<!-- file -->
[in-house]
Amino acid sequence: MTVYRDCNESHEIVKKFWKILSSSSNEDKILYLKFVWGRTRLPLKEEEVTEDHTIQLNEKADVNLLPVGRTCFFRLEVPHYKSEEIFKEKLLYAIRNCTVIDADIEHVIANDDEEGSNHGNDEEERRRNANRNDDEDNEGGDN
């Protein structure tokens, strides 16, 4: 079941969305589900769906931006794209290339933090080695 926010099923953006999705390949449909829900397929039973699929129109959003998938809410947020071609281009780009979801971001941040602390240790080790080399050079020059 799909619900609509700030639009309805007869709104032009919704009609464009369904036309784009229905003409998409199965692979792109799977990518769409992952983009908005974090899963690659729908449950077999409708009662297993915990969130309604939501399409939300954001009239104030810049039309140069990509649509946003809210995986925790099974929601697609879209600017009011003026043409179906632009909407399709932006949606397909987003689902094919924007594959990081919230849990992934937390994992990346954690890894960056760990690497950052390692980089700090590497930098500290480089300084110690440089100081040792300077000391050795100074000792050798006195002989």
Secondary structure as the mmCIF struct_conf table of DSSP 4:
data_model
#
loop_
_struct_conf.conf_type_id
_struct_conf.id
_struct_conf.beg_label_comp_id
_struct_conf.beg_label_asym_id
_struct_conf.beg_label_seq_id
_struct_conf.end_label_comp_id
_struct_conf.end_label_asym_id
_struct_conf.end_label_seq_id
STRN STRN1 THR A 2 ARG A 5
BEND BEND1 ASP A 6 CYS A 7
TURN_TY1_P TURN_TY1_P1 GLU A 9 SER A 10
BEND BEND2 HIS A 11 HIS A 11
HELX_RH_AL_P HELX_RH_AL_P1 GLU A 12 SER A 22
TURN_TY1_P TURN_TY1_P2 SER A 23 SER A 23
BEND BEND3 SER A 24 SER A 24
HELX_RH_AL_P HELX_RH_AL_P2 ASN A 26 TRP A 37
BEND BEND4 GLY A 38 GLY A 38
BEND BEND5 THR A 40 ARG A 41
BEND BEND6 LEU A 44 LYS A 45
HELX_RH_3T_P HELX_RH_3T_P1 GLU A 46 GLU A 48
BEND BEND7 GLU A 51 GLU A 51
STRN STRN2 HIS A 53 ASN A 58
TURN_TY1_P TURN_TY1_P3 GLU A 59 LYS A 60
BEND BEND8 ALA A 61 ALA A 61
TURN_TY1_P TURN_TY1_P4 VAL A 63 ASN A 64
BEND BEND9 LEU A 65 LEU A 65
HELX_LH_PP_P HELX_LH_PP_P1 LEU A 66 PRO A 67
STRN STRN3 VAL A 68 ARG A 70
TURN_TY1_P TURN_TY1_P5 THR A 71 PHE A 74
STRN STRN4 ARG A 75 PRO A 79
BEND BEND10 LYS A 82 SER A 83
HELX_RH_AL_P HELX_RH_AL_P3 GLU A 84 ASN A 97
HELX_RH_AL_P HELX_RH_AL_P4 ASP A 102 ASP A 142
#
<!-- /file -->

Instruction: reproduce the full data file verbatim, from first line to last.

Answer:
[in-house]
Amino acid sequence: MTVYRDCNESHEIVKKFWKILSSSSNEDKILYLKFVWGRTRLPLKEEEVTEDHTIQLNEKADVNLLPVGRTCFFRLEVPHYKSEEIFKEKLLYAIRNCTVIDADIEHVIANDDEEGSNHGNDEEERRRNANRNDDEDNEGGDN
């Protein structure tokens, strides 16, 4: 079941969305589900769906931006794209290339933090080695 926010099923953006999705390949449909829900397929039973699929129109959003998938809410947020071609281009780009979801971001941040602390240790080790080399050079020059 799909619900609509700030639009309805007869709104032009919704009609464009369904036309784009229905003409998409199965692979792109799977990518769409992952983009908005974090899963690659729908449950077999409708009662297993915990969130309604939501399409939300954001009239104030810049039309140069990509649509946003809210995986925790099974929601697609879209600017009011003026043409179906632009909407399709932006949606397909987003689902094919924007594959990081919230849990992934937390994992990346954690890894960056760990690497950052390692980089700090590497930098500290480089300084110690440089100081040792300077000391050795100074000792050798006195002989």
Secondary structure as the mmCIF struct_conf table of DSSP 4:
data_model
#
loop_
_struct_conf.conf_type_id
_struct_conf.id
_struct_conf.beg_label_comp_id
_struct_conf.beg_label_asym_id
_struct_conf.beg_label_seq_id
_struct_conf.end_label_comp_id
_struct_conf.end_label_asym_id
_struct_conf.end_label_seq_id
STRN STRN1 THR A 2 ARG A 5
BEND BEND1 ASP A 6 CYS A 7
TURN_TY1_P TURN_TY1_P1 GLU A 9 SER A 10
BEND BEND2 HIS A 11 HIS A 11
HELX_RH_AL_P HELX_RH_AL_P1 GLU A 12 SER A 22
TURN_TY1_P TURN_TY1_P2 SER A 23 SER A 23
BEND BEND3 SER A 24 SER A 24
HELX_RH_AL_P HELX_RH_AL_P2 ASN A 26 TRP A 37
BEND BEND4 GLY A 38 GLY A 38
BEND BEND5 THR A 40 ARG A 41
BEND BEND6 LEU A 44 LYS A 45
HELX_RH_3T_P HELX_RH_3T_P1 GLU A 46 GLU A 48
BEND BEND7 GLU A 51 GLU A 51
STRN STRN2 HIS A 53 ASN A 58
TURN_TY1_P TURN_TY1_P3 GLU A 59 LYS A 60
BEND BEND8 ALA A 61 ALA A 61
TURN_TY1_P TURN_TY1_P4 VAL A 63 ASN A 64
BEND BEND9 LEU A 65 LEU A 65
HELX_LH_PP_P HELX_LH_PP_P1 LEU A 66 PRO A 67
STRN STRN3 VAL A 68 ARG A 70
TURN_TY1_P TURN_TY1_P5 THR A 71 PHE A 74
STRN STRN4 ARG A 75 PRO A 79
BEND BEND10 LYS A 82 SER A 83
HELX_RH_AL_P HELX_RH_AL_P3 GLU A 84 ASN A 97
HELX_RH_AL_P HELX_RH_AL_P4 ASP A 102 ASP A 142
#